• ^The sources listed below differ as to the actual elevation span of the ship turrets. I have chosen to use those figures given in "German Capital Ships of World War Two."

Additional Pictures


"Naval Weapons of World War Two" by John Campbell
"The Illustrated Encyclopedia of 20th Century Weapons and Warfare" by Bernard Fitzsimmons
"Battleships: Axis and Neutral Battleships in World War II" by W.H. Garzke, Jr. and R.O. Dulin, Jr.
"German Warships 1815-1945" by Erich Gröner
"German Artillery of World War Two" by Ian Hogg
"Naval Guns: 500 years of Ship and Coastal Artillery" by Hans Mehl
German Naval Guns: 1939 - 1945" by Miroslaw Skwiot
"German Capital Ships of World War Two" by M.J. Whitley
"Schlachschiff H" document by Dipl Ing Otto Riedel
"Munitionsvorschriften für die Kriegsmarine - Hülsenkartusche" M.Dv. Nr. 190,4A1 by Oberkommando der Kriegsmarine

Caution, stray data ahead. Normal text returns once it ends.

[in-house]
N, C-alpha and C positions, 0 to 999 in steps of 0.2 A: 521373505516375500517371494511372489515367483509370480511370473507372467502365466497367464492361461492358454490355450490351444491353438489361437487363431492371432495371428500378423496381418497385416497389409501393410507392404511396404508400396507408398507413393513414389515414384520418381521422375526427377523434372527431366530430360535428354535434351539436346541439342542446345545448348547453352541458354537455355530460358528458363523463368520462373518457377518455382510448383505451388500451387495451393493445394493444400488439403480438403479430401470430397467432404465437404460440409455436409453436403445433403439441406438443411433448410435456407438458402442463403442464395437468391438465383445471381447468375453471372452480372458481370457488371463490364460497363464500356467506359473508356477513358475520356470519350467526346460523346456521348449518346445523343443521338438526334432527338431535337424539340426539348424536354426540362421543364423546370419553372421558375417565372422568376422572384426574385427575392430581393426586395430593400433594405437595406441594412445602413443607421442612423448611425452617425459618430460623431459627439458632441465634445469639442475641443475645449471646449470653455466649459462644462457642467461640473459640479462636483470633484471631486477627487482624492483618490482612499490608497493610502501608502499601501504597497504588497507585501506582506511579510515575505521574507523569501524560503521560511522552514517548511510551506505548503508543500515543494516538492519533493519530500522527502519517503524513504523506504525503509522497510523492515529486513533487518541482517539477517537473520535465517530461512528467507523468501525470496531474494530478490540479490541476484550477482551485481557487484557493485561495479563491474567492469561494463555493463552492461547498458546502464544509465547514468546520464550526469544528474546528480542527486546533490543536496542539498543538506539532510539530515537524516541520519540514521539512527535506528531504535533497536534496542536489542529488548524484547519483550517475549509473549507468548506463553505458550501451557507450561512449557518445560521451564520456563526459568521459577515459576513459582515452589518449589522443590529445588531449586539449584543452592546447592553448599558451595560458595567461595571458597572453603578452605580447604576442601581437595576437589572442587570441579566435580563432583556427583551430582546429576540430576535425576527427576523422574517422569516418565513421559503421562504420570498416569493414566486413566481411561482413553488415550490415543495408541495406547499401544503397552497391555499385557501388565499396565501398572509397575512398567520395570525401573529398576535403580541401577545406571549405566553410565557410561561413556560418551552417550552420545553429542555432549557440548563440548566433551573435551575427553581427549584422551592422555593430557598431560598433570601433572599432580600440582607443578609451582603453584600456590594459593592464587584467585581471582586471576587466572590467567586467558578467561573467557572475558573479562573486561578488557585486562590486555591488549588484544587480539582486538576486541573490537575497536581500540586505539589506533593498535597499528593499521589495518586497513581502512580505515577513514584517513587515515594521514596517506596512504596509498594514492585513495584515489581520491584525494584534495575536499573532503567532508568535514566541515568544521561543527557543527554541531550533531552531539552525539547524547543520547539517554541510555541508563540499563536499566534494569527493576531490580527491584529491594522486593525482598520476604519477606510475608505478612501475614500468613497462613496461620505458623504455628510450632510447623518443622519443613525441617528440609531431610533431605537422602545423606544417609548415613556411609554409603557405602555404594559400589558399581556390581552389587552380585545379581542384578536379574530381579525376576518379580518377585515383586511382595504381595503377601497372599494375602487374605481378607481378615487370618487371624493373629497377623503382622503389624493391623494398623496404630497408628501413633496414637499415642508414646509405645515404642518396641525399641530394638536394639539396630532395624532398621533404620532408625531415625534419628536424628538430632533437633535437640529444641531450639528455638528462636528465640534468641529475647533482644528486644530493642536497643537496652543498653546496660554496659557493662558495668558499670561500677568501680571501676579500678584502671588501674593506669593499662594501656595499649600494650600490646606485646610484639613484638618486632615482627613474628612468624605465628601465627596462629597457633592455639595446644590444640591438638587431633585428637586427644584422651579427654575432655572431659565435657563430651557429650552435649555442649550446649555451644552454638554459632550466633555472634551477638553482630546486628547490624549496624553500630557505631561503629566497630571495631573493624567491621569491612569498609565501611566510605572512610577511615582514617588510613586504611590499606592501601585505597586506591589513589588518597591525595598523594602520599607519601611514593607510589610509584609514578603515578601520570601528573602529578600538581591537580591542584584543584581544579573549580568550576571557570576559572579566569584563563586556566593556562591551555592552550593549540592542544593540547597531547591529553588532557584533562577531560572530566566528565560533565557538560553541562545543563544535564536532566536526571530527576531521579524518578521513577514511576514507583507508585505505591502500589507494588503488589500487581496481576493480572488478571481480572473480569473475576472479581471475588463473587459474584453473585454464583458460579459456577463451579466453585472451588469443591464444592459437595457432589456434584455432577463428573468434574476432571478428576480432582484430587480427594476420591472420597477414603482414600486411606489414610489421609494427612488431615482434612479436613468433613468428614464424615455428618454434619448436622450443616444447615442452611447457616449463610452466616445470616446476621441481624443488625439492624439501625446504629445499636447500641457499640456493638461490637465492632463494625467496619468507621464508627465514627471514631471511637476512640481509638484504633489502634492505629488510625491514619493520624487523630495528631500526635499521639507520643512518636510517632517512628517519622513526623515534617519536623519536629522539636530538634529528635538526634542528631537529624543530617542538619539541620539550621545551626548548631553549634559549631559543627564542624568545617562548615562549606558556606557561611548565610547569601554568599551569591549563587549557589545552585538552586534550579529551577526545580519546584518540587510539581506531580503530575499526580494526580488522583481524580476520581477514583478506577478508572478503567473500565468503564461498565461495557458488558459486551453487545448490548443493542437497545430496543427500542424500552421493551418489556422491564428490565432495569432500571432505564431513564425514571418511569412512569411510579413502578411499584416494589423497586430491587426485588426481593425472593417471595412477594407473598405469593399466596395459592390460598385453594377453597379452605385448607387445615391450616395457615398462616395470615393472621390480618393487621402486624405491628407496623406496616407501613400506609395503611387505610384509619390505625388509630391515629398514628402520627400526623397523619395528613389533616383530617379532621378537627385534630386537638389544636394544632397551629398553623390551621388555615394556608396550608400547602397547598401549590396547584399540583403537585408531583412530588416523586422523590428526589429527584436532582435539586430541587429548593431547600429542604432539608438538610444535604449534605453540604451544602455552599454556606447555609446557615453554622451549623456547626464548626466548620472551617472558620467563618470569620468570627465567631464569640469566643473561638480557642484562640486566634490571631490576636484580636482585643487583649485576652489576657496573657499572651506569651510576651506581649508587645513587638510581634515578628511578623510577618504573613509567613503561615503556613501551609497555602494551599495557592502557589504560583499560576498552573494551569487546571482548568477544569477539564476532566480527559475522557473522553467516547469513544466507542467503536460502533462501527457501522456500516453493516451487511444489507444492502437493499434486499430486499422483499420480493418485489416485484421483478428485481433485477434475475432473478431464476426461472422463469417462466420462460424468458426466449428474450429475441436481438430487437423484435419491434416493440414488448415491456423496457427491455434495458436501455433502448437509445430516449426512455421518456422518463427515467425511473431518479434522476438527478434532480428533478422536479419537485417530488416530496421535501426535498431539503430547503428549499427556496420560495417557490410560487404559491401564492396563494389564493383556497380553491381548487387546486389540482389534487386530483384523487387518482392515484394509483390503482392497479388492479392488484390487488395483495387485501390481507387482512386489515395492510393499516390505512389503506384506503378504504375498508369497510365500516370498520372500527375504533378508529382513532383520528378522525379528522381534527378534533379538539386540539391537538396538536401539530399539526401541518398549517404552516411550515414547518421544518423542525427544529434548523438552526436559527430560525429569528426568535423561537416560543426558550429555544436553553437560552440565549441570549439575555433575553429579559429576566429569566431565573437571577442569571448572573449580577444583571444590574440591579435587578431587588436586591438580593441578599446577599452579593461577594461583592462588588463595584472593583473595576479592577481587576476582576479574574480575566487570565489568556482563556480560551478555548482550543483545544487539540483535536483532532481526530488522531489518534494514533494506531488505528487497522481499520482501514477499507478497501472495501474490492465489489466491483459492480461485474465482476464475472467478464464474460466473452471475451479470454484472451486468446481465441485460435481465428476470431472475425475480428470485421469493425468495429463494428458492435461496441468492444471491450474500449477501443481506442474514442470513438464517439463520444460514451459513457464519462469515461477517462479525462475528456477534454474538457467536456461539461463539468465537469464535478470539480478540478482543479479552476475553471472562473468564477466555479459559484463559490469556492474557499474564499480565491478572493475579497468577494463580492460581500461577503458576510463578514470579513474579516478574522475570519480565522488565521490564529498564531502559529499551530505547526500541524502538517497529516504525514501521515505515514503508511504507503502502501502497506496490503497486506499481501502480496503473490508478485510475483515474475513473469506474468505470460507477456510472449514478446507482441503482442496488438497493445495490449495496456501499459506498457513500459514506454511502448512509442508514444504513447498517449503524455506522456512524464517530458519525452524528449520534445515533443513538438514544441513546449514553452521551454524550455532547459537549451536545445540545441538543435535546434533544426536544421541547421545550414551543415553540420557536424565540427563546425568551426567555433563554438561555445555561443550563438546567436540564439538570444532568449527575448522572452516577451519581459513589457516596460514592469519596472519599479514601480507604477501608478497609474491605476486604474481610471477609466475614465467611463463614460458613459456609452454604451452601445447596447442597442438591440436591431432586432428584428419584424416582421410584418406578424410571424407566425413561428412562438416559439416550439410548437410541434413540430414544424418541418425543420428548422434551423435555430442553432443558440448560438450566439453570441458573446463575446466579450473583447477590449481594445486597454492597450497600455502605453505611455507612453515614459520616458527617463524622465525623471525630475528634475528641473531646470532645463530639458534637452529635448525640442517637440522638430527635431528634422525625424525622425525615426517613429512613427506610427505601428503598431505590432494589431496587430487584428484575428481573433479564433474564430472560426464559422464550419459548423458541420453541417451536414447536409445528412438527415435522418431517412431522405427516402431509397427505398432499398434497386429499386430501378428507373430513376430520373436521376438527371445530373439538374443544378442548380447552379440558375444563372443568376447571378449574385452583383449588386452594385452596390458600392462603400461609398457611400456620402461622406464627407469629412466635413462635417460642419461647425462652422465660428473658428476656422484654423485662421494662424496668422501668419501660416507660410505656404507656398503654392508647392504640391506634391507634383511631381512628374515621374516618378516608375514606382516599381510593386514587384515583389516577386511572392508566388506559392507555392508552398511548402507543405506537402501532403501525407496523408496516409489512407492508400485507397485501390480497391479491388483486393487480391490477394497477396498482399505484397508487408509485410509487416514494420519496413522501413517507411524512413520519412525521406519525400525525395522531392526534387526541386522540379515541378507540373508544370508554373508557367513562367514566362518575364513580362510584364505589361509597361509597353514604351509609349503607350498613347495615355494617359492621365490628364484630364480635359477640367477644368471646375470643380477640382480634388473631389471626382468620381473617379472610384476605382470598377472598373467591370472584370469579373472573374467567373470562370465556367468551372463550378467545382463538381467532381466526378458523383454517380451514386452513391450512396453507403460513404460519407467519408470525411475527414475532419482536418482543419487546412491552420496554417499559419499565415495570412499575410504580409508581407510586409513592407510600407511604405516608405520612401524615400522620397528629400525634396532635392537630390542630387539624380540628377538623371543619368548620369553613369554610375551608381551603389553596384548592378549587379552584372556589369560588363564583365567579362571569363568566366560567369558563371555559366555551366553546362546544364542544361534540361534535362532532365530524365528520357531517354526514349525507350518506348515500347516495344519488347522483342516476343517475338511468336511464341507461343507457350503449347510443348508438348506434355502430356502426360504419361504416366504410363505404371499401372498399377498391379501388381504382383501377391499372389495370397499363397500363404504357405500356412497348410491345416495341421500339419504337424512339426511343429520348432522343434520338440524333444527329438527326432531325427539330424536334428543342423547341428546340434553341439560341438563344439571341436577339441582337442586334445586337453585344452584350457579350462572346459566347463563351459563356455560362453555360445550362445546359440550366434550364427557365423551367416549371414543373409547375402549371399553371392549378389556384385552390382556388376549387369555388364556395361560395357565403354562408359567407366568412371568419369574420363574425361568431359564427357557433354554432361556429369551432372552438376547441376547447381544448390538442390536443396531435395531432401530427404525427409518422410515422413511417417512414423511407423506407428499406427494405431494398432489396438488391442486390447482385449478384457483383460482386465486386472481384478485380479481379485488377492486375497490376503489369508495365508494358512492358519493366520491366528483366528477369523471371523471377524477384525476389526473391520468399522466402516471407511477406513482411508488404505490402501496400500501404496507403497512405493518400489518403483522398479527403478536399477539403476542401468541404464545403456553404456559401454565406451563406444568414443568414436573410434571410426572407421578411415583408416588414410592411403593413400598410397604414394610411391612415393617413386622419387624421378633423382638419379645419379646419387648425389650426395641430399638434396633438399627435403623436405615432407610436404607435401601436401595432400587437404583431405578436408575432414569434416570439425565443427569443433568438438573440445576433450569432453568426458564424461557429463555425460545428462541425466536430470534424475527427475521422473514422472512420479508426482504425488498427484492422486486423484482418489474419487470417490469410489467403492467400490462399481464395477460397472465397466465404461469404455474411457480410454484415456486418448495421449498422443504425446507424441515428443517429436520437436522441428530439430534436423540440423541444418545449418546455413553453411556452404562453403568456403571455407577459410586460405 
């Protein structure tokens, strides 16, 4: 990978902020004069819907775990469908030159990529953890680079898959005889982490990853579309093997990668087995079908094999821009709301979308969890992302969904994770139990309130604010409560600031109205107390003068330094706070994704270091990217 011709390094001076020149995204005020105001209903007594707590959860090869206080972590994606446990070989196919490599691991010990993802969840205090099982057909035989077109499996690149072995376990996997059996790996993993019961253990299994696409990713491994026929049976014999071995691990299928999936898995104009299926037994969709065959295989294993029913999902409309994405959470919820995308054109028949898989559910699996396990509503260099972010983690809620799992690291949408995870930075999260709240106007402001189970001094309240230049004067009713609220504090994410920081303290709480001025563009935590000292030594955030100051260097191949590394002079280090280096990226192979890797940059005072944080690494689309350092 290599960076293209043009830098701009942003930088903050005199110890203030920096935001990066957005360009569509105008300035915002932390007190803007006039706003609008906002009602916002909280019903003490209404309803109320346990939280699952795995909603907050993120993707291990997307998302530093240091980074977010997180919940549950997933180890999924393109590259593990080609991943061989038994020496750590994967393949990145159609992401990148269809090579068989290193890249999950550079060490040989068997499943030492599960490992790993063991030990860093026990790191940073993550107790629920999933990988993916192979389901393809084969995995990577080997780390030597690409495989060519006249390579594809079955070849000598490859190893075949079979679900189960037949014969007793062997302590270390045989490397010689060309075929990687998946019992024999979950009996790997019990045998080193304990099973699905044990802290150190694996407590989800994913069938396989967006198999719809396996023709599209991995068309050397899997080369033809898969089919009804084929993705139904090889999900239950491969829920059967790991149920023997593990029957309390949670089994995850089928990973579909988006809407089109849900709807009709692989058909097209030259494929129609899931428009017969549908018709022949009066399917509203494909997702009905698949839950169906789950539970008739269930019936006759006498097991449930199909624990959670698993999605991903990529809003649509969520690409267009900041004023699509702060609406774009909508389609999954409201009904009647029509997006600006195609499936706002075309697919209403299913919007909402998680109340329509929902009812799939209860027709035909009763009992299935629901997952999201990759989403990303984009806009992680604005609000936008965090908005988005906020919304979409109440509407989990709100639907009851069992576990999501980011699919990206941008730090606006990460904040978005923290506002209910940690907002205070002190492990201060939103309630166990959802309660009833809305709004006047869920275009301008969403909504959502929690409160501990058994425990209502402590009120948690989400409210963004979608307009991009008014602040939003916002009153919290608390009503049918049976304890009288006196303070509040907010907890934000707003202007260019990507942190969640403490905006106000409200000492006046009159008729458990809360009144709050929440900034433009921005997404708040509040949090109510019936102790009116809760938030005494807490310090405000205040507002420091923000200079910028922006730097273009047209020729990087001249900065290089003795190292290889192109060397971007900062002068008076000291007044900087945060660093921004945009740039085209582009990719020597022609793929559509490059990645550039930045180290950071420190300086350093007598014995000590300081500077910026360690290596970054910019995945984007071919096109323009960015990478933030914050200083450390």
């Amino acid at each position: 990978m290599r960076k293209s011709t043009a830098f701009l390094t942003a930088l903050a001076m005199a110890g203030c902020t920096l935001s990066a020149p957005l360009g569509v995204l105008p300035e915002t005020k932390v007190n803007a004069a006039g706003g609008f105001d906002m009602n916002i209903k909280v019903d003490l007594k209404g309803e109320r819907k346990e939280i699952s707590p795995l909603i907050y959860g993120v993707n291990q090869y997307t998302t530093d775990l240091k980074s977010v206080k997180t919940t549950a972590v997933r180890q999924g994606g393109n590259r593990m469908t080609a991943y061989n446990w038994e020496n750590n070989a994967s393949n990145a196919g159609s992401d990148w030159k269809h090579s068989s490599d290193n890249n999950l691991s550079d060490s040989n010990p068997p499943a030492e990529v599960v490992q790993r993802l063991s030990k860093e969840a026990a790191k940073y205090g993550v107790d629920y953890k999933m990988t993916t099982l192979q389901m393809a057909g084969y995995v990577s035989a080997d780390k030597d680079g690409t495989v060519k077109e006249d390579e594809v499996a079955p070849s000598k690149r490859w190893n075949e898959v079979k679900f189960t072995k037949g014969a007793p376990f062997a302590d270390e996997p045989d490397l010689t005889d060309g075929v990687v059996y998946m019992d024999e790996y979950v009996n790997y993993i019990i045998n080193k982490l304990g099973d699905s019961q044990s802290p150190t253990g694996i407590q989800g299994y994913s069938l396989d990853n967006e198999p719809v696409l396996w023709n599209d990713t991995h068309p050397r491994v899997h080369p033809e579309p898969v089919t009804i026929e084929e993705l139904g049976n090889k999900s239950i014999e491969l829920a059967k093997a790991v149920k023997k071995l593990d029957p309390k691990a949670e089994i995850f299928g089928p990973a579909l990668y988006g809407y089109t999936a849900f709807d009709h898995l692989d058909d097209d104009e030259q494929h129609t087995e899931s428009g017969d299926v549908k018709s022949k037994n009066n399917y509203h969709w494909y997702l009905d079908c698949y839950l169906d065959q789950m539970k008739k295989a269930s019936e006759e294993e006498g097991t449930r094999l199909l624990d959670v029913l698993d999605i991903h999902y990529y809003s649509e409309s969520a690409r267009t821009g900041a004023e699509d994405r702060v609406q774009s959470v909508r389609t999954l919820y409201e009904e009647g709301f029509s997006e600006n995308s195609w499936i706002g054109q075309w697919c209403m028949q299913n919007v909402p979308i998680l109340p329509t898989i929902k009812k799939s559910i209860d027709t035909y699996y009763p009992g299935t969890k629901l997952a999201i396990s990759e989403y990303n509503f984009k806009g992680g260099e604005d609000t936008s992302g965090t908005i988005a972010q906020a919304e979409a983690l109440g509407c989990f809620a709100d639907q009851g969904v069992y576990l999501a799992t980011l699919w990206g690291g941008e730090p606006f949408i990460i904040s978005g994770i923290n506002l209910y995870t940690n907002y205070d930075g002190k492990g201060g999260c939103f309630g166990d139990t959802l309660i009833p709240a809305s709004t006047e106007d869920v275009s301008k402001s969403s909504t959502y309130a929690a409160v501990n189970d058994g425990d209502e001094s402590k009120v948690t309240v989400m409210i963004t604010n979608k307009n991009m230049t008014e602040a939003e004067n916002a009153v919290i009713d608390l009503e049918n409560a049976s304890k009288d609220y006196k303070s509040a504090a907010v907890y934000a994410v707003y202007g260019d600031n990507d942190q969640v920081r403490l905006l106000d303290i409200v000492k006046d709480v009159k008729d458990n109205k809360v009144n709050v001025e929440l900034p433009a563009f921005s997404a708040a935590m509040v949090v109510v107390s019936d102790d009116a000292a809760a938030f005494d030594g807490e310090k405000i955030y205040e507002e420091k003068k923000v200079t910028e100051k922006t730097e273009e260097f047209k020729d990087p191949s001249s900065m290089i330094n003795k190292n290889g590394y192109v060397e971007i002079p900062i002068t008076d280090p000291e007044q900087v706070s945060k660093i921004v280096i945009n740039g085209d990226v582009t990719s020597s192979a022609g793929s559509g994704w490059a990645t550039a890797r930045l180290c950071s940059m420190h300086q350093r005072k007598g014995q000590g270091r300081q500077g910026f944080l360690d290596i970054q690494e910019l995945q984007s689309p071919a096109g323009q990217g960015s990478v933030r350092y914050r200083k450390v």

"Munitionsvorschriften für die Kriegsmarine - Vorkartusche" M.Dv. Nr. 190,4A6 by Oberkommando der Kriegsmarine
Special help from Cliff McMullen, Peter Lienau, Charles Schedel and Thorsten Wahl

Off-site Resources

The Adolf Guns. Existing 40.6 cm guns in Norway.
Polish Coastal Defense Museum. Includes Battery Schleswig-Holstein fortifications where the German 40.6 cm guns were emplaced. Tourist Guidebooks in English are available from the Museum.

Page History

10 September 2007 - Benchmark
02 April 2011 - Additional details about coast artillery guns, added link to Adolph Guns
19 May 2012 - Updated to latest template
18 September 2016 - Converted to HTML 5 format
26 February 2019 - Reorganized notes and added data and sketches from M.Dv. Nr. 190,4A1 and M.Dv. Nr. 190,4A6
30 July 2019 - Added link to the Polish Coastal Defense Museum - Battery Schleswig-Holstein, added comments about use in Poland
14 February 2021 - Added photograph of 40,6 cm projectile on display in Norway